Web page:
Difference between revisions of "2011 AIME I Problems/Problem 7"
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Revision as of 20:25, 4 July 2013
Contents
Problem 7
Find the number of positive integers for which there exist nonnegative integers , , , such that
Solution
Let . The problem then becomes finding the number of positive integer roots for which and are nonnegative integers. We plug in and see that . Now, we can say that for some polynomial with integer coefficients. Then if , . Thus, if , then . Now, we need to show that for all , . We try with the first few that satisfy this. For , we see we can satisfy this if , , , , , , , , because (based on the idea , leading to a chain of substitutions of this kind) $= 2^{2009} + 2^{2008} + 2^{2008} = 2^{2009} + 2^{2009} = '''2^{2010}'''$ (Error compiling LaTeX. ! Double superscript.). Thus is a possible value of . For other values, for example , we can use the same strategy, with , , , , and , because $=3^{1004} +3^{1004}+3^{1004} = '''3^{1005}'''$ (Error compiling LaTeX. ! Double superscript.). It's clearly seen we can use the same strategy for all . We count all positive satisfying , and see there are
Solution 2
One notices that if and only if there exist non-negative integers such that .
To prove the forward case, we proceed by directly finding . Suppose is an integer such that . We will count how many , how many , etc. Suppose the number of is non-zero. Then, there must be at least such since divides all the remaining terms, so must also divide the sum of all the terms. Thus, if we let for , we have, Well clearly, is greater than , so . will also divide every term, , where . So, all the terms, , where must sum to a multiple of . If there are exactly terms where , then we must have at least terms where . Suppose there are exactly such terms and for . Now, we have, One can repeat this process for successive powers of until the number of terms reaches 2011. Since there are terms after the th power, we will only hit exactly 2011 terms if is a factor of 2010. To see this,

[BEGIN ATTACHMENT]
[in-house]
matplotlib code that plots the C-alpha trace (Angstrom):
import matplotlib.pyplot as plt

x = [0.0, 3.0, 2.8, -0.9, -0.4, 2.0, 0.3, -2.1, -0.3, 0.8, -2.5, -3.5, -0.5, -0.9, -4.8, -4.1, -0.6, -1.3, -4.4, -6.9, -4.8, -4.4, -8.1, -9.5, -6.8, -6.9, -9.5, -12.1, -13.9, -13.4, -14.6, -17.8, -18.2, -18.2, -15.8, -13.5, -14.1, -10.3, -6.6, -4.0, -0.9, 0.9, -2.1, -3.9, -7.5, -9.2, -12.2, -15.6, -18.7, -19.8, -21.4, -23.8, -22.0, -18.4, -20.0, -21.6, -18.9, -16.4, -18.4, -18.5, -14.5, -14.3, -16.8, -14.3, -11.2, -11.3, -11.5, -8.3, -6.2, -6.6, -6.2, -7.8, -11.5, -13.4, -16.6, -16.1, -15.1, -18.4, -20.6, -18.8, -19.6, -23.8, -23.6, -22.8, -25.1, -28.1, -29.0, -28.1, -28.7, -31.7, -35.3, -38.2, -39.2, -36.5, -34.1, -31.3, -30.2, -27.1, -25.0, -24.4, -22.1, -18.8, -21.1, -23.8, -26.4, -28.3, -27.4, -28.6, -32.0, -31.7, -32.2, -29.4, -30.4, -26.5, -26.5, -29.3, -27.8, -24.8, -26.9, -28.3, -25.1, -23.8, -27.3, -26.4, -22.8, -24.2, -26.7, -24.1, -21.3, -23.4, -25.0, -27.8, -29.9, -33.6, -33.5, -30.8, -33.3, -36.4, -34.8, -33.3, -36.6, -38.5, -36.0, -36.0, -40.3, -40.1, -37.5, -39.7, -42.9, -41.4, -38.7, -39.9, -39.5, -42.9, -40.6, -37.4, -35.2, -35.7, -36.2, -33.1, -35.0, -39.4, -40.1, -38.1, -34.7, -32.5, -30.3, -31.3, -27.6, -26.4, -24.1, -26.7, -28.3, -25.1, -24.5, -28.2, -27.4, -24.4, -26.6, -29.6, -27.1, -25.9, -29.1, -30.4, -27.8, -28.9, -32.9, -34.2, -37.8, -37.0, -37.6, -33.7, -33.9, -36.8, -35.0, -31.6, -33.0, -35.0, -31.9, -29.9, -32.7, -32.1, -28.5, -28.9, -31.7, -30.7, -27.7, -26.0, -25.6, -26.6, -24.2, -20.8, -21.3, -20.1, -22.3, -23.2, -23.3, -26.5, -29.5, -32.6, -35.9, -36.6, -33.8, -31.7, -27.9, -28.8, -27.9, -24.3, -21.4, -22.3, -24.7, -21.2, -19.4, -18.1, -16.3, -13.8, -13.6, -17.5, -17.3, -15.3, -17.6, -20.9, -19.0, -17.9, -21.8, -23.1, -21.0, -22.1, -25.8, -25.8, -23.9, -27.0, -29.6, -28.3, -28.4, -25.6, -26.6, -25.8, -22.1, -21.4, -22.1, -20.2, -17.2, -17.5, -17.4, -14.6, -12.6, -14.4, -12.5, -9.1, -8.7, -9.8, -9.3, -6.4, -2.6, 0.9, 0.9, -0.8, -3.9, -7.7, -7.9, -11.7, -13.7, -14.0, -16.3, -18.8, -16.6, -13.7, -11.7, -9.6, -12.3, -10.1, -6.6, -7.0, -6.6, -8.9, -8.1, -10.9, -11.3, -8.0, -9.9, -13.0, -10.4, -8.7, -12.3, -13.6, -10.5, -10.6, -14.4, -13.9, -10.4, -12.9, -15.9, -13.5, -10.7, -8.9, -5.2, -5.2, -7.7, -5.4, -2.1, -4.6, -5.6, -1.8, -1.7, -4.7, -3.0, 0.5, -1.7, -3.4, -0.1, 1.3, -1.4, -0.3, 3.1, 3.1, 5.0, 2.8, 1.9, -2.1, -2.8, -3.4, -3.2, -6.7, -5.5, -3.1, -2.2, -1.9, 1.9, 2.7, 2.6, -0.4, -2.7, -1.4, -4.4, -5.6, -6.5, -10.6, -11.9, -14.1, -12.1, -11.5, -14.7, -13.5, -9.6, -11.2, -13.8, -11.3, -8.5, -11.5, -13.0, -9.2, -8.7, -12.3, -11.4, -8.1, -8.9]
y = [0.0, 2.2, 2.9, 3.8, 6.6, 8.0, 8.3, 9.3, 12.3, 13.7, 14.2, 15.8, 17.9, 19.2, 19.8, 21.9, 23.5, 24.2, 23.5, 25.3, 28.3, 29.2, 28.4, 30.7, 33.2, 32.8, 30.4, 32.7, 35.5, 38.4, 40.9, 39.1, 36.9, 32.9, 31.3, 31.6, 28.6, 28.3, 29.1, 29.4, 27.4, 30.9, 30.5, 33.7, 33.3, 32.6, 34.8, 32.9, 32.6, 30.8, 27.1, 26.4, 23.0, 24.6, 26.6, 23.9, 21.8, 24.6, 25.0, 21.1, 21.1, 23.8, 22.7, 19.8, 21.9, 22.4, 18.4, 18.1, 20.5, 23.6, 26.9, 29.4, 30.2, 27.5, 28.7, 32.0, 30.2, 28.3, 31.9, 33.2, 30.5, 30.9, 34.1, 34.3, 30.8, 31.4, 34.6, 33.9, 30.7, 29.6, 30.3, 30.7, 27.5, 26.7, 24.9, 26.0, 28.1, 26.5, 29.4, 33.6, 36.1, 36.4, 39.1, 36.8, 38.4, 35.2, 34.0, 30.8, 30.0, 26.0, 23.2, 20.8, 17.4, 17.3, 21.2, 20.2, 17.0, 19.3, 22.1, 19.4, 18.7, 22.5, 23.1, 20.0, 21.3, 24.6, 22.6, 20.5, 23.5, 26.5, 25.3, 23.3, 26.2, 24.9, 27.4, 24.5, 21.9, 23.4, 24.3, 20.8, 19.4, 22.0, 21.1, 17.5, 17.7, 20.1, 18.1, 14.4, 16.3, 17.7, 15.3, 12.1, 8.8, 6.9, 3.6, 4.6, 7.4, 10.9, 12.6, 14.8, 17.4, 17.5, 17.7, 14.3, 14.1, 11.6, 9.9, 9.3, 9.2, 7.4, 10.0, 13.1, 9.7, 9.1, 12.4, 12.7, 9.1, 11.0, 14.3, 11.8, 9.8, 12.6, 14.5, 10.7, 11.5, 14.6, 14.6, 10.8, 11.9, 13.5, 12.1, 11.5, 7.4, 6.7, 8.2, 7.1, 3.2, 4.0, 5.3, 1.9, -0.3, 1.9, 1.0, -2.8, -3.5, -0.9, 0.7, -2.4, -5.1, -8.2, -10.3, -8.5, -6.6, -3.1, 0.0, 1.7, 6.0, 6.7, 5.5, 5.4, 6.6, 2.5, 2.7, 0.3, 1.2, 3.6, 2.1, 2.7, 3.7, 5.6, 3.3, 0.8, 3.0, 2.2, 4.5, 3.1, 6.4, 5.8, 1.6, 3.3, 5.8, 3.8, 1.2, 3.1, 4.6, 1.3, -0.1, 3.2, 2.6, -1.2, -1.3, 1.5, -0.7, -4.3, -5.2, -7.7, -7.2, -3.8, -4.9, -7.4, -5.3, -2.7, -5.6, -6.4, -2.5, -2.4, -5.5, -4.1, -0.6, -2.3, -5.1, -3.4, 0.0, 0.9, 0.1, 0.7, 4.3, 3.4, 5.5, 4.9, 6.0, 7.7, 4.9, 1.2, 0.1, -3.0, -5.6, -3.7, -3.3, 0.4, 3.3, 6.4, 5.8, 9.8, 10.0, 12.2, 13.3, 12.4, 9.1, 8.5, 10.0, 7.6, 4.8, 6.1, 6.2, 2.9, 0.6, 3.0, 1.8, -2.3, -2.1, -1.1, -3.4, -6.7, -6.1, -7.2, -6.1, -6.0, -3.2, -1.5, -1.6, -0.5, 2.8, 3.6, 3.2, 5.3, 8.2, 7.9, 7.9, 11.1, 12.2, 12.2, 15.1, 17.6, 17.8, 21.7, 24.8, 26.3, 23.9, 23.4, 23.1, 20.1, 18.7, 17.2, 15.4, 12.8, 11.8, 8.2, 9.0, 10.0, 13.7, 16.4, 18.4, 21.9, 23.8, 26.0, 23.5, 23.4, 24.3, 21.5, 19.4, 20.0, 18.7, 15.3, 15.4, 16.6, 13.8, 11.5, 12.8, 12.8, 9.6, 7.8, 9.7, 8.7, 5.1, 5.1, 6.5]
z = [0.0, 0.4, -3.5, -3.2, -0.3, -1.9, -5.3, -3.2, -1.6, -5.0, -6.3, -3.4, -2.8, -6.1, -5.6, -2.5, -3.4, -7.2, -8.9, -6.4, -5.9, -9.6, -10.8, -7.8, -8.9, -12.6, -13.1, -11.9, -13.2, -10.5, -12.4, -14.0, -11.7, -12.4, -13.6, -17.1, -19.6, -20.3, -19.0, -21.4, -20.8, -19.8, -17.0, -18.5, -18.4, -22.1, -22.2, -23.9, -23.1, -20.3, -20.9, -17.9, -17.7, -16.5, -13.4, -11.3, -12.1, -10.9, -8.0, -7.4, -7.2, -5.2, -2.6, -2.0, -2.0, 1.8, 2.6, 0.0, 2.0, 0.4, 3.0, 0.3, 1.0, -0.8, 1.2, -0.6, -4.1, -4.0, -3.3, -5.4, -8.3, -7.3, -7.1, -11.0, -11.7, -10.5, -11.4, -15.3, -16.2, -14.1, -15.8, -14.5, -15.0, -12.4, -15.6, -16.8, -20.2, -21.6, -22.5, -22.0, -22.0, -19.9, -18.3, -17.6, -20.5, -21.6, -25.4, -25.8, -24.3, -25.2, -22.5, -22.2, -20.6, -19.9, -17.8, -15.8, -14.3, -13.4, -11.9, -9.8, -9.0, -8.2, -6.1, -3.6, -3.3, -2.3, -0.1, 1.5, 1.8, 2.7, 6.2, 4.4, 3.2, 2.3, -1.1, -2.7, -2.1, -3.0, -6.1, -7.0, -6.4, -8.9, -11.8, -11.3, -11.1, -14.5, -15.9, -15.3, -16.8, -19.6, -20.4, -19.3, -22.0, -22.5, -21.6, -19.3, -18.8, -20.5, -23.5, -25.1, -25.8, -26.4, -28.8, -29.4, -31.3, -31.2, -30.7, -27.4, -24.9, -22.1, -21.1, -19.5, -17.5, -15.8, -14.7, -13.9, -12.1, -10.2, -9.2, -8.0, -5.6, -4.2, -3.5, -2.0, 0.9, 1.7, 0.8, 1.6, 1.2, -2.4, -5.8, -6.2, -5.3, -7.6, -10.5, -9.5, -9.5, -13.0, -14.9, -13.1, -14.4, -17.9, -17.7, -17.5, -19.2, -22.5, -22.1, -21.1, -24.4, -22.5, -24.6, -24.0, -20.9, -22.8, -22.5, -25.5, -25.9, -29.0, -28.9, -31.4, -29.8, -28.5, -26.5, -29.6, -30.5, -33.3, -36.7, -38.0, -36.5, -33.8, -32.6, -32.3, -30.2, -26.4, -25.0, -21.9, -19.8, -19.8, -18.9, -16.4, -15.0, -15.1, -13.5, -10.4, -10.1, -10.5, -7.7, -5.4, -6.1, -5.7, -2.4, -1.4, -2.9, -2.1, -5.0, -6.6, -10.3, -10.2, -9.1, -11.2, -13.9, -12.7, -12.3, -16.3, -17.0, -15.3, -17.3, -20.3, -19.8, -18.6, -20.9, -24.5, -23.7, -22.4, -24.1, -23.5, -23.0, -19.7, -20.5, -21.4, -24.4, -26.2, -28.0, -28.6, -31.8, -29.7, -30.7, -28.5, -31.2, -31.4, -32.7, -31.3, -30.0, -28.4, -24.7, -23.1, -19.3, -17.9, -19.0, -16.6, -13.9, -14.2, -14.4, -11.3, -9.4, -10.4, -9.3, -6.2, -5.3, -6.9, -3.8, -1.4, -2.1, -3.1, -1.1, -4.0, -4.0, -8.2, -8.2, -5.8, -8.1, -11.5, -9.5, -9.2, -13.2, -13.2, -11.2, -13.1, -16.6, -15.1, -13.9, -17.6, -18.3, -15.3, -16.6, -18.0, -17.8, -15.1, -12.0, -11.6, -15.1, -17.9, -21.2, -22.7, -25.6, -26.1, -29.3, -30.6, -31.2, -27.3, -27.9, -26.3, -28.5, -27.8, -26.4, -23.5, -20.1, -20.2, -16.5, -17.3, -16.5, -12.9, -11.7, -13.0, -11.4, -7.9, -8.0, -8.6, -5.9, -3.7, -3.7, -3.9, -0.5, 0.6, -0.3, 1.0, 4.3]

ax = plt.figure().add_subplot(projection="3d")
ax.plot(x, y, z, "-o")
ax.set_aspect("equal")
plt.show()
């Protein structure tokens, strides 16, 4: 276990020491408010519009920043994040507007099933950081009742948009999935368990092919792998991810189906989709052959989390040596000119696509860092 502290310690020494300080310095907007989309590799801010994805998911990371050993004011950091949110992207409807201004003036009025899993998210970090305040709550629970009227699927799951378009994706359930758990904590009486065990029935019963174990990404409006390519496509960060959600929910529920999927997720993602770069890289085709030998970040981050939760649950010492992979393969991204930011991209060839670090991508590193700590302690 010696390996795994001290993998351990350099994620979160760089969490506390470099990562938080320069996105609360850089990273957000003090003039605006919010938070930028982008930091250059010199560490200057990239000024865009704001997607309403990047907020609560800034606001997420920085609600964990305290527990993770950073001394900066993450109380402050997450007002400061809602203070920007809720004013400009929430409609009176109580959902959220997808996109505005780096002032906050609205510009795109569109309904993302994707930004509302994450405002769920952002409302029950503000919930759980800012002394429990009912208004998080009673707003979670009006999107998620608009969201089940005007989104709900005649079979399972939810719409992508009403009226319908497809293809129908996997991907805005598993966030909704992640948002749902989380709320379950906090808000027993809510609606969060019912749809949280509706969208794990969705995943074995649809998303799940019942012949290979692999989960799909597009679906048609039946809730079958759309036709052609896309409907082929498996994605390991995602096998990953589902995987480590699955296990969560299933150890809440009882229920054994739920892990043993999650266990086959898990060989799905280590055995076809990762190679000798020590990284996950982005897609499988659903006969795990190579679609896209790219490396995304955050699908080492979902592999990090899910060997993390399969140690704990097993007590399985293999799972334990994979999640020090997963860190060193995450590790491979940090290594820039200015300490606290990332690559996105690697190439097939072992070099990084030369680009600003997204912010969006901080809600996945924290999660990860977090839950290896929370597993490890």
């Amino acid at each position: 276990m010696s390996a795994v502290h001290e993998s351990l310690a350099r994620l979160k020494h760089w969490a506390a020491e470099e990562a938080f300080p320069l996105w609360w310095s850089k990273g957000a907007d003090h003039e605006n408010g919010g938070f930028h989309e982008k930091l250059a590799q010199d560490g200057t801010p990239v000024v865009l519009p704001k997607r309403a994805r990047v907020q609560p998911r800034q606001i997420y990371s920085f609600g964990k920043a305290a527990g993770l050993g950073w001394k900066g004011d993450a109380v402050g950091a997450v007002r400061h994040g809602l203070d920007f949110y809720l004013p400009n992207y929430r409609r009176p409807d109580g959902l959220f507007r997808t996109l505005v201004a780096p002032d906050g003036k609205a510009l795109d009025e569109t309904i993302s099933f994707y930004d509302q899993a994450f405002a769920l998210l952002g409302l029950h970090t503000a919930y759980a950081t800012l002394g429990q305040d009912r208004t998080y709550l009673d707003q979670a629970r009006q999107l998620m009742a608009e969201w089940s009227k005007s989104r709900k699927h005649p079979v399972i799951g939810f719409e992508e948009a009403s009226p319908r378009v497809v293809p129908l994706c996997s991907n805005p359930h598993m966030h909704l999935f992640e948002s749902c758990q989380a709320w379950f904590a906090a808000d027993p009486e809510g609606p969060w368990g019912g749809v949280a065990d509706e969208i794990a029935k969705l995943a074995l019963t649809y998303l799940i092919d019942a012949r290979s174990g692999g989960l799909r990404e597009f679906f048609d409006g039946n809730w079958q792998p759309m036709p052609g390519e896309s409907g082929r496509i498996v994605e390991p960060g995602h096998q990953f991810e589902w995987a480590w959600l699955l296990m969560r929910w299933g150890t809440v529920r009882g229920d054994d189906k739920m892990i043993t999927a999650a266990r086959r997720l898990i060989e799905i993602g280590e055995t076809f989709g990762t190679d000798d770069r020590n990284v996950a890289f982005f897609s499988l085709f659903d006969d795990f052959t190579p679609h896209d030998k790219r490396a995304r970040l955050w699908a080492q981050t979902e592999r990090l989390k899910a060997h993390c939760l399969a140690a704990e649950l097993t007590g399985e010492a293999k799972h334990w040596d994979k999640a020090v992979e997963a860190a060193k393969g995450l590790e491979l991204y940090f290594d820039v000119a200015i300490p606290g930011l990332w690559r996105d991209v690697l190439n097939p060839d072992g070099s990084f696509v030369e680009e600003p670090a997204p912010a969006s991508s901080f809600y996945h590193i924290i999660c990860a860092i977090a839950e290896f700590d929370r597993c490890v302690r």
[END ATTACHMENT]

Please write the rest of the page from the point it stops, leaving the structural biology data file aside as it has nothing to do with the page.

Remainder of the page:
\[m+j(m-1) = 2011 \Rightarrow m-1+j(m-1) &= 2010 \Rightarrow (m-1)(j+1) = 2010.\] (Error compiling LaTeX. ! Misplaced alignment tab character &.)
Thus, when (which is an integer since by assumption, there are exactly 2011 terms. To see that these terms sum to a power of , we realize that the sum is a geometric series:
\[1 + (m-1) + (m-1)m+(m-1)m^2 + \cdots + (m-1)m^j &= 1+(m-1)\frac{m^{j+1}-1}{m-1} = m^{j+1}.\] (Error compiling LaTeX. ! Misplaced alignment tab character &.)
Thus, we have found a solution for the case .
Now, for the reverse case, we use the formula Suppose has a solution. Subtract 2011 from both sides to get Now apply the formula to get where are some integers. Rearranging this equation, we find where . Thus, if is a solution, then .
So, there is one positive integer solution corresponding to each factor of 2010. Since , the number of solutions is .
See also
2011 AIME I (Problems • Answer Key • Resources) | ||
Preceded by Problem 6 |
Followed by Problem 8 | |
1 • 2 • 3 • 4 • 5 • 6 • 7 • 8 • 9 • 10 • 11 • 12 • 13 • 14 • 15 | ||
All AIME Problems and Solutions |
- AIME Problems and Solutions
- American Invitational Mathematics Examination
- Mathematics competition resources
The problems on this page are copyrighted by the Mathematical Association of America's American Mathematics Competitions.